Polish is like a finer grit sandpaper when compared to the more abrasive compound. Compounding will leave behind a dull light haze on the painted surface. Polish will simply leave a more smooth surface when finished that will look glossy and shiny to the naked eye.


Polishing Machine

Yes, you can you do paint correction by hand, but it isn’t recommended. This is especially true if you need to correct the entire vehicle. Even a small area is difficult to correct by hand.

Most people want to avoid machine polishing out of fear of damaging their paint job. The truth is that a quality dual action polishing machine will not only make the work of removing microscopic layers from the entire painted surface easier, it will do a better job and remove imperfections more evenly.

DA polishers are also extremely safe and beginner-friendly. The motorized spinning head will stop spinning if too much pressure is applied and the dual-action helps distribute the polishing around the surface of the vehicle to avoid heat buildup that a simple rotary polishing machine could cause and lead to burning through the clear coat.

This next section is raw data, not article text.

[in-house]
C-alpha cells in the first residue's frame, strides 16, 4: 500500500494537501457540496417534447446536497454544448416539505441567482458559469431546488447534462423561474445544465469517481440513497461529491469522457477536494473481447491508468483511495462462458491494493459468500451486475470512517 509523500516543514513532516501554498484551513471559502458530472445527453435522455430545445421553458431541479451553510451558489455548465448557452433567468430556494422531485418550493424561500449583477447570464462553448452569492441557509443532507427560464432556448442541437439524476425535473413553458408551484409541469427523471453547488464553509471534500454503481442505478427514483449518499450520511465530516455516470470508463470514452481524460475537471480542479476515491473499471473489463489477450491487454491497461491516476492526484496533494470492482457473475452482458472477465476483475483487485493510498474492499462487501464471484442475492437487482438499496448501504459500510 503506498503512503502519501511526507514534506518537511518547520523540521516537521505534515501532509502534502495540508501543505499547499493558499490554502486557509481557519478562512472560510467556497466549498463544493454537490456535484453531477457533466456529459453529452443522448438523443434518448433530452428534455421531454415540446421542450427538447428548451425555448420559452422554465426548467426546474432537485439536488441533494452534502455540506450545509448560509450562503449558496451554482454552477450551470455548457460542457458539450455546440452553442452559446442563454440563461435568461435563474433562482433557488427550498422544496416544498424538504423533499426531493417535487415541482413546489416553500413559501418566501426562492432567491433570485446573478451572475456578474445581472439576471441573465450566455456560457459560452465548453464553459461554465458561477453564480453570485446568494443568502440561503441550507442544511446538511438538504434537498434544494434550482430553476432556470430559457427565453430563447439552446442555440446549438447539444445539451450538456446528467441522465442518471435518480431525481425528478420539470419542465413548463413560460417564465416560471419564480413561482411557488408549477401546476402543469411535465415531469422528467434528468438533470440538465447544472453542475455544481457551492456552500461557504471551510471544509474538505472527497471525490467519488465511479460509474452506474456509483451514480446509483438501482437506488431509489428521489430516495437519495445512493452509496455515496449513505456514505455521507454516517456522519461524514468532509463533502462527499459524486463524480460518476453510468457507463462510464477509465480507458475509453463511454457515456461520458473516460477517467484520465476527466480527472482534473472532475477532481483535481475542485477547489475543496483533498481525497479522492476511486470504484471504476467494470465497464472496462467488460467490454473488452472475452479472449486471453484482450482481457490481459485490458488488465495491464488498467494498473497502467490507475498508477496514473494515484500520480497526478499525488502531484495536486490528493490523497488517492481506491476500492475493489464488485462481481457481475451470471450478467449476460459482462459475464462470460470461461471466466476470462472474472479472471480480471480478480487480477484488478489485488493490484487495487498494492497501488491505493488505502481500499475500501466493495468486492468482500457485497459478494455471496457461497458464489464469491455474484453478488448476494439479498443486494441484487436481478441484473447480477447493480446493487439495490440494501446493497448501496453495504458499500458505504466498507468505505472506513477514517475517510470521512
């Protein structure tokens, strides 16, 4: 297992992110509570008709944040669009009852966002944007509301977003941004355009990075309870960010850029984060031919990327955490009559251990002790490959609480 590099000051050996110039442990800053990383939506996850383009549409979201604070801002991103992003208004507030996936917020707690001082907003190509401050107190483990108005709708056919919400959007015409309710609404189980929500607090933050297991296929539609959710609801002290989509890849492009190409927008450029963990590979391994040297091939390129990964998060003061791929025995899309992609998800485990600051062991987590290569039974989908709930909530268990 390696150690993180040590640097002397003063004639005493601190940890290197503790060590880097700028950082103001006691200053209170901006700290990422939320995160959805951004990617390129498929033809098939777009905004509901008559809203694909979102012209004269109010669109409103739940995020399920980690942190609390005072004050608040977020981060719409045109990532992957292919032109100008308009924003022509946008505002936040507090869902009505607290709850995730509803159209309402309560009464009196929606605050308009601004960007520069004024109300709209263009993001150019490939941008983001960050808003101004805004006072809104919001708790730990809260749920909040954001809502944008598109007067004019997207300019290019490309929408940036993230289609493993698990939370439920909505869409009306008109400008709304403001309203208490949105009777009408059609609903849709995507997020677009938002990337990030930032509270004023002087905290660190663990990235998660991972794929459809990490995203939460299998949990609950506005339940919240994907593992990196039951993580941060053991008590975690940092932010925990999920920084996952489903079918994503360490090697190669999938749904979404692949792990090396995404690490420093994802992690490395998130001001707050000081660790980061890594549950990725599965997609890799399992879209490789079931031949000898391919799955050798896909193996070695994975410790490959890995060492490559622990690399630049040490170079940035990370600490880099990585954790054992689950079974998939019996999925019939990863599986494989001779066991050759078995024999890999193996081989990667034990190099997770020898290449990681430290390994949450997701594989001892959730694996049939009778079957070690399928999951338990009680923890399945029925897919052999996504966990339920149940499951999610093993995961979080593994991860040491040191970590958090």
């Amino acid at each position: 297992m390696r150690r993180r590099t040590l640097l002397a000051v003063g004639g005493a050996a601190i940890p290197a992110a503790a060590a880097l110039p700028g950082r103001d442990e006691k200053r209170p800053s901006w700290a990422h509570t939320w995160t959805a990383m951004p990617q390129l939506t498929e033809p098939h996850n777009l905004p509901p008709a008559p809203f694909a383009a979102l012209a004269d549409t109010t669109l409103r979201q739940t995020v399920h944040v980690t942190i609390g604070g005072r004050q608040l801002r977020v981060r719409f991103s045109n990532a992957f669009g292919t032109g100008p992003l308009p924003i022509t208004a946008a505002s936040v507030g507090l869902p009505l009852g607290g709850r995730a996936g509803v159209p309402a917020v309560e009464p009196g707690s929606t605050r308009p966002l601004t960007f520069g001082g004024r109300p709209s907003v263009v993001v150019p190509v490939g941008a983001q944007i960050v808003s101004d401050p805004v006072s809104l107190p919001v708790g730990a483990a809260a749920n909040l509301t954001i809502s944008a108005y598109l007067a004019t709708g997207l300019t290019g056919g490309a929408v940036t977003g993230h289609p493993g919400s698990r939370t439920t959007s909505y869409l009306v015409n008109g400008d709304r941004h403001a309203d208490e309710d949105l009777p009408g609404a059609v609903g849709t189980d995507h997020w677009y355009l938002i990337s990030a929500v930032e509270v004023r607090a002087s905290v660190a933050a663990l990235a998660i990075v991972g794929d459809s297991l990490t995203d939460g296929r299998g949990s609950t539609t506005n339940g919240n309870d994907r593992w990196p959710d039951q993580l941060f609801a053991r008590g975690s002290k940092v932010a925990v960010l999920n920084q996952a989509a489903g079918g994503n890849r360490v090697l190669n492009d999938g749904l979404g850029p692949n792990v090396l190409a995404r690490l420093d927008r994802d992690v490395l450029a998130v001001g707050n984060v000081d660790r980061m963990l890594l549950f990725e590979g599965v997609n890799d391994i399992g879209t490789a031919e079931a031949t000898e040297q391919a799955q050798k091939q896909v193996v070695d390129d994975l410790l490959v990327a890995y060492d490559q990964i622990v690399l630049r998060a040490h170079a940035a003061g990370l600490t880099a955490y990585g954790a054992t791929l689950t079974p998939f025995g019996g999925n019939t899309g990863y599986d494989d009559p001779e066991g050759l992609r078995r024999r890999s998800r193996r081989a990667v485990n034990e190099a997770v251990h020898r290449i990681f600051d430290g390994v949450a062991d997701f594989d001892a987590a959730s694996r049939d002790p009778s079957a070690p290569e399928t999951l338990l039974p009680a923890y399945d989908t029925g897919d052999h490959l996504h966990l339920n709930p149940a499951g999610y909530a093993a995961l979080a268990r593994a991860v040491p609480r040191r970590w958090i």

Cutting Pad

A cutting pad is a foam pad that is firmer to allow it to better bite into the vehicle’s paint. This allows it to more quickly remove the light scratches and other imperfections in the clear coat.


Polishing Pad

A polishing pad is much the same as a cutting pad, just a little softer. This makes it a little less aggressive and better at restoring the surface of your vehicle’s paint to a proper shine.

Finishing Pad

Finishing pads are extremely soft and have no bite to them. They are only for applying a protective wax or paint sealant to the surface of your car’s paint.


How To Prep a Car for Paint Correction

You’ll obviously want to wash your car or truck thoroughly to remove as much loose dirt and other contaminants as possible before beginning the correction process.

The 2 bucket car wash method is the best way to wash a car thoroughly and protect the finish from additional defects.

Once your vehicle’s paint has been well washed, you should check the surface to see if it needs to be decontaminated. Tree sap, bird droppings, bug guts, brake dust, and other harsh elements can bond with the surface of your car’s paint and not be able to be removed with a basic car wash.